Whether Montenegro remains in some sort of political arrangement with Serbia or not, a state that is a Land of the South Slavs has long ceased to exist. That project probably ended in 1991 with the independence of Slovenia and Croatia and certainly with the subsequent independence of Macedonia and Bosnia.
Milosevic kept the Yugoslav name when he set up his federal republic in 1992 in hopes of keeping the old state's property and international prestige. Those hopes are now history -- as is Yugoslavia. (Patrick Moore) (Much of this article first appeared in "RFE/RL Balkan Report," 15 February 2002).
WHICH SYMBOLS FOR THE NEW STATE? Finding acceptable national symbols for Europe's newest state, the loose confederation of Serbia and Montenegro, is proving to be a difficult task.
On 4 February, rump Yugoslavia ceased to exist as part of a bid by the European Union to keep Serbia and Montenegro linked and ostensibly prevent further instability in the Balkans.
The secretary of the lower house of the outgoing Yugoslav federal parliament, Ljiljana Perovic, explained why the new state so far has no national symbols: "Article 27 of the law accompanying the Constitutional Charter of Serbia and Montenegro stipulates that a law on the flag of the common state of Serbia and Montenegro must be submitted within 60 days after the new parliament of Serbia and Montenegro is constituted. A law on the coat of arms and anthem of the common state of Serbia and Montenegro must be submitted by the end of 2003."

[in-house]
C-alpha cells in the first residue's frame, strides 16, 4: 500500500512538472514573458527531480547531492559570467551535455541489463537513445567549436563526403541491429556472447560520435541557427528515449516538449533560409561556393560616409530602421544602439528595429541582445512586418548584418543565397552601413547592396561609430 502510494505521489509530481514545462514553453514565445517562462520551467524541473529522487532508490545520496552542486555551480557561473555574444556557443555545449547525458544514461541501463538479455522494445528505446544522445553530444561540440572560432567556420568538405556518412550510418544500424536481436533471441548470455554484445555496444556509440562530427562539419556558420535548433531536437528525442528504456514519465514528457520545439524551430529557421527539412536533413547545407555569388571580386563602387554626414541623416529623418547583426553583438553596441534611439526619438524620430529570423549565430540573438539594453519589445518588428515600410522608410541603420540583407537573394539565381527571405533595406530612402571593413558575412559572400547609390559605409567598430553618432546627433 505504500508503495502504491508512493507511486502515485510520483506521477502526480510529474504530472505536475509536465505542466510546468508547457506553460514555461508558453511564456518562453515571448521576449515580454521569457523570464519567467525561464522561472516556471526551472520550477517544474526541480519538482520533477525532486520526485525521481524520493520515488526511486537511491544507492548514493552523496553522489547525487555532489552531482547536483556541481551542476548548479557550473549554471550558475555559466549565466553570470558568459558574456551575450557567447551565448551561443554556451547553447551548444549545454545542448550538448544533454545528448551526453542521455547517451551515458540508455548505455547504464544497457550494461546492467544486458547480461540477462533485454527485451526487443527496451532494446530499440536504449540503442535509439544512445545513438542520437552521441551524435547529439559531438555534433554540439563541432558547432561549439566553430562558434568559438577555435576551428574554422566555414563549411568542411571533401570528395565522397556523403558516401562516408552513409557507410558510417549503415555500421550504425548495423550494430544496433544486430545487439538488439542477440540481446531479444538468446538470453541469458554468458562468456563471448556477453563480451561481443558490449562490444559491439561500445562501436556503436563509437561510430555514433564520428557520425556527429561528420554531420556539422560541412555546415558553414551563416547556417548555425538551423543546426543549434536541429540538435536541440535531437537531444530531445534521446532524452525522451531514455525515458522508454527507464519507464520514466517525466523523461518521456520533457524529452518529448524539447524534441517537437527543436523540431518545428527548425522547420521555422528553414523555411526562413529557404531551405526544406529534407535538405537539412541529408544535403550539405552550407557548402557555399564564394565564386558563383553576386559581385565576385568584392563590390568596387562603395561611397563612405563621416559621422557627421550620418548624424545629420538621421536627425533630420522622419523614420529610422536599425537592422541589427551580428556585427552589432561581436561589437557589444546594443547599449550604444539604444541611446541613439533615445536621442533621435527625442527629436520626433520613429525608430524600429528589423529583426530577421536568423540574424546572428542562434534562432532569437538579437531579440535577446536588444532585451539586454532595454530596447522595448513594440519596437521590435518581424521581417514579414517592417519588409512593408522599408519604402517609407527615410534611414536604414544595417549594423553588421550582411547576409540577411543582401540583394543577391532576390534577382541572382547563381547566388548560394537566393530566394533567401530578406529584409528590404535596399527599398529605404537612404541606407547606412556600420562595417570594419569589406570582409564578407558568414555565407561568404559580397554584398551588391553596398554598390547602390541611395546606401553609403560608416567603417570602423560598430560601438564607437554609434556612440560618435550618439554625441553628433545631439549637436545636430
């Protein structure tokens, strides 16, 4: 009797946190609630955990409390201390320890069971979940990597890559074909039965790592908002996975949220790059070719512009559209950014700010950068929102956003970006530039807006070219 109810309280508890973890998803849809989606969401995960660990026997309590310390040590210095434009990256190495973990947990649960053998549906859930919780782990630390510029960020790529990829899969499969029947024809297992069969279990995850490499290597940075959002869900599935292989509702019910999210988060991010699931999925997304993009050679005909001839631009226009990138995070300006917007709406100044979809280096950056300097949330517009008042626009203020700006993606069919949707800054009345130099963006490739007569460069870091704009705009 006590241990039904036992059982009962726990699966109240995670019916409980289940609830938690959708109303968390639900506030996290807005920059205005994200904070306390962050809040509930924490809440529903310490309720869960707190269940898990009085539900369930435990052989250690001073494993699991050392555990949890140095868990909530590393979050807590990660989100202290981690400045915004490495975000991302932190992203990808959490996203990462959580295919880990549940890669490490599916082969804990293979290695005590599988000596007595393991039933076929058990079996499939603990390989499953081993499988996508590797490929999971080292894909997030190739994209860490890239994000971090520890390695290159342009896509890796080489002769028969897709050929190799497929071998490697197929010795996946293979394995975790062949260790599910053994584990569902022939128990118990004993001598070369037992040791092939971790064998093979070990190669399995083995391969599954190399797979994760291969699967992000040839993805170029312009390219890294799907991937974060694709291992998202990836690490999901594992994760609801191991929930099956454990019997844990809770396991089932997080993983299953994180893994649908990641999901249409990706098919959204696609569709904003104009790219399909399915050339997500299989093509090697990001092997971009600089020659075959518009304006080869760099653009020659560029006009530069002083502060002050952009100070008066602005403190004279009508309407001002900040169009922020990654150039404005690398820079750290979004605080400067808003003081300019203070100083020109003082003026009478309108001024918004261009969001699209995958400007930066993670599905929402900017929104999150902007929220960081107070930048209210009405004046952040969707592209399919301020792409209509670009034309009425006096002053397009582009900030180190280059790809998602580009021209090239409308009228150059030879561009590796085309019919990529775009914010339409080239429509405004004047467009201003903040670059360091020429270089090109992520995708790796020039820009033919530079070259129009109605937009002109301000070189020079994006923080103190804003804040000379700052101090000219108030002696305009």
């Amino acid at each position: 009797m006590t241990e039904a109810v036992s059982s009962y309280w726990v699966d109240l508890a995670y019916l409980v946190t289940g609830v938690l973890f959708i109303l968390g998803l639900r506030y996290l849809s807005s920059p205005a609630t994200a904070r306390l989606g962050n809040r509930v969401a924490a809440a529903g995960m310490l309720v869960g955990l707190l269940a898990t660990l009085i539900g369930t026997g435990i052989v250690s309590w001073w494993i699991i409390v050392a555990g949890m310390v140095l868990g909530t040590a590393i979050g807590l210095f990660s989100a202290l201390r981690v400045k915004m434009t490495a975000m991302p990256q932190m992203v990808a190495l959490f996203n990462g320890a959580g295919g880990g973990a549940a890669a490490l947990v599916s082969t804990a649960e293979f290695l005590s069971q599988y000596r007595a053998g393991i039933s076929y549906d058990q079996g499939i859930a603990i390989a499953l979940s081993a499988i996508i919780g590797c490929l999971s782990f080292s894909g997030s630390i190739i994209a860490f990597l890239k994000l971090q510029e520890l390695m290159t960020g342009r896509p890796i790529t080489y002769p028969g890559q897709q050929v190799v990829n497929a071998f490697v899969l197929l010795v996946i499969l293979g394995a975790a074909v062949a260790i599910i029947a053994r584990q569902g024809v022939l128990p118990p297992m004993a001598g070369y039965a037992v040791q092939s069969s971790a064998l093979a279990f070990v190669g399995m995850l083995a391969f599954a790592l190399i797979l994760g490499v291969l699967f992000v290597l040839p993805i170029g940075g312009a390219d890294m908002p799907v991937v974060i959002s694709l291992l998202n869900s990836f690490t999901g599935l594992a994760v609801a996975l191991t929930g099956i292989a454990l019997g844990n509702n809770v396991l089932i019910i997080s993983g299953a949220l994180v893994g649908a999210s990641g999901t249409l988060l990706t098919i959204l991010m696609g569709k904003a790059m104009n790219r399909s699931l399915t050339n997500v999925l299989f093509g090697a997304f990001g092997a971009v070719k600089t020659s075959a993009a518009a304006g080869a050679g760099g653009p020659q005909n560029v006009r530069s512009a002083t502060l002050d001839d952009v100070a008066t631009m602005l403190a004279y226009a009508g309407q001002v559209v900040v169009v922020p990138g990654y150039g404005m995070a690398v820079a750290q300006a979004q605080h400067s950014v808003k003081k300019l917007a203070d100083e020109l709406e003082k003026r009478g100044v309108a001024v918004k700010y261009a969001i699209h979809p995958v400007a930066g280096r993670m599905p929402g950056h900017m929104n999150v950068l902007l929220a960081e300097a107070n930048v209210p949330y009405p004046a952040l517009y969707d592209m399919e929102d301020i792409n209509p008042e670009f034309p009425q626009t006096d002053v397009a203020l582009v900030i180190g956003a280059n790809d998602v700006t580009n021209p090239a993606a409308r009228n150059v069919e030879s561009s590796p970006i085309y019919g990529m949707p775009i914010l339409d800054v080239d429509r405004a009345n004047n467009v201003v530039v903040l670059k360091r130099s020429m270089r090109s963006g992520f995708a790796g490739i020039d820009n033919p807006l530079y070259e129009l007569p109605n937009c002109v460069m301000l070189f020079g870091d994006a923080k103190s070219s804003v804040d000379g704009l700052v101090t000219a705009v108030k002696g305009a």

This means that symbols of the now defunct Federal Republic of Yugoslavia are invalid for use in Serbia and Montenegro, and it is far from clear whether they can be used to show Serbia and Montenegrin participation in international institutions such as the United Nations.
The issue of national symbols will be high on the agenda of the new state's constitutional commission. A member of that commission, Dragan Jocic, the deputy chairman of Yugoslav President Vojislav Kostunica's Democratic Party of Serbia (DSS), said there should be no rush, however, to adopt new symbols. "I don't think there should be any [quick] resolution of the symbols question -- I mean the flag, coat of arms, and anthem -- of the new common state for the simple reason that after the adoption of the Constitutional Charter, there is a tendency to believe that this is a temporary state," Jocic said.
Under the EU-brokered agreement, Serbia and Montenegro are each entitled to hold an independence referendum after three years.
However, other commission members, including Bosko Ristic, a member of the leadership of Serbian Prime Minister Zoran Djindjic's Democratic Party (DS), said resolution of the issue is in the hands of the members of the federation: the republics of Serbia and Montenegro.
Moreover, Serbian heraldic expert Dragoljub Bacovic said there is no need for a new coat of arms, at least for the time being. "The current coat of arms, that of the Federal Republic of Yugoslavia, contains all the elements that related to each of the two federal constituent units, and now to each of the two [republican] governments. From that point of view, purely in heraldic terms, nothing has happened. The [Yugoslav] coat of arms can continue to be the emblem," Bacovic said.